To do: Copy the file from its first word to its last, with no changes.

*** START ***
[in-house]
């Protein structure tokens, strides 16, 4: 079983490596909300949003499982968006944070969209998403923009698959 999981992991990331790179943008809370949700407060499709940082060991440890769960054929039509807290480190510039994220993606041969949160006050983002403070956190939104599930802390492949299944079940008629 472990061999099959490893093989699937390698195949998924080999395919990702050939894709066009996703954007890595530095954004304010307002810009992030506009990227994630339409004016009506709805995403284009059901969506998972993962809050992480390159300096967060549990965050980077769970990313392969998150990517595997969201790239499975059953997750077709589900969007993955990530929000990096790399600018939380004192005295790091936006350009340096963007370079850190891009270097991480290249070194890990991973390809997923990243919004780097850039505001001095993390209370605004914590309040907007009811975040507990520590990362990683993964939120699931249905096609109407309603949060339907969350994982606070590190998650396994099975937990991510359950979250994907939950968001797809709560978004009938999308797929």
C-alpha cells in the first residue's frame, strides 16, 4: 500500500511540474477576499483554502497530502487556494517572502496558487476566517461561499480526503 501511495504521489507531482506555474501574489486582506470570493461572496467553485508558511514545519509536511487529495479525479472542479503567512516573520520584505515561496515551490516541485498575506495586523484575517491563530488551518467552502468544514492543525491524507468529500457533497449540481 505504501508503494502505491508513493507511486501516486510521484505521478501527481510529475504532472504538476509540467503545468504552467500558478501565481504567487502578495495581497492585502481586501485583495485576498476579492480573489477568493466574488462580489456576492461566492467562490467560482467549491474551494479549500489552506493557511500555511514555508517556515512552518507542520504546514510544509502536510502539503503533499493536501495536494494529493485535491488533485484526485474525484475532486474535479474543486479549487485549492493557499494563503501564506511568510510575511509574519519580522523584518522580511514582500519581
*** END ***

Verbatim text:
[in-house]
């Protein structure tokens, strides 16, 4: 079983490596909300949003499982968006944070969209998403923009698959 999981992991990331790179943008809370949700407060499709940082060991440890769960054929039509807290480190510039994220993606041969949160006050983002403070956190939104599930802390492949299944079940008629 472990061999099959490893093989699937390698195949998924080999395919990702050939894709066009996703954007890595530095954004304010307002810009992030506009990227994630339409004016009506709805995403284009059901969506998972993962809050992480390159300096967060549990965050980077769970990313392969998150990517595997969201790239499975059953997750077709589900969007993955990530929000990096790399600018939380004192005295790091936006350009340096963007370079850190891009270097991480290249070194890990991973390809997923990243919004780097850039505001001095993390209370605004914590309040907007009811975040507990520590990362990683993964939120699931249905096609109407309603949060339907969350994982606070590190998650396994099975937990991510359950979250994907939950968001797809709560978004009938999308797929």
C-alpha cells in the first residue's frame, strides 16, 4: 500500500511540474477576499483554502497530502487556494517572502496558487476566517461561499480526503 501511495504521489507531482506555474501574489486582506470570493461572496467553485508558511514545519509536511487529495479525479472542479503567512516573520520584505515561496515551490516541485498575506495586523484575517491563530488551518467552502468544514492543525491524507468529500457533497449540481 505504501508503494502505491508513493507511486501516486510521484505521478501527481510529475504532472504538476509540467503545468504552467500558478501565481504567487502578495495581497492585502481586501485583495485576498476579492480573489477568493466574488462580489456576492461566492467562490467560482467549491474551494479549500489552506493557511500555511514555508517556515512552518507542520504546514510544509502536510502539503503533499493536501495536494494529493485535491488533485484526485474525484475532486474535479474543486479549487485549492493557499494563503501564506511568510510575511509574519519580522523584518522580511514582500519581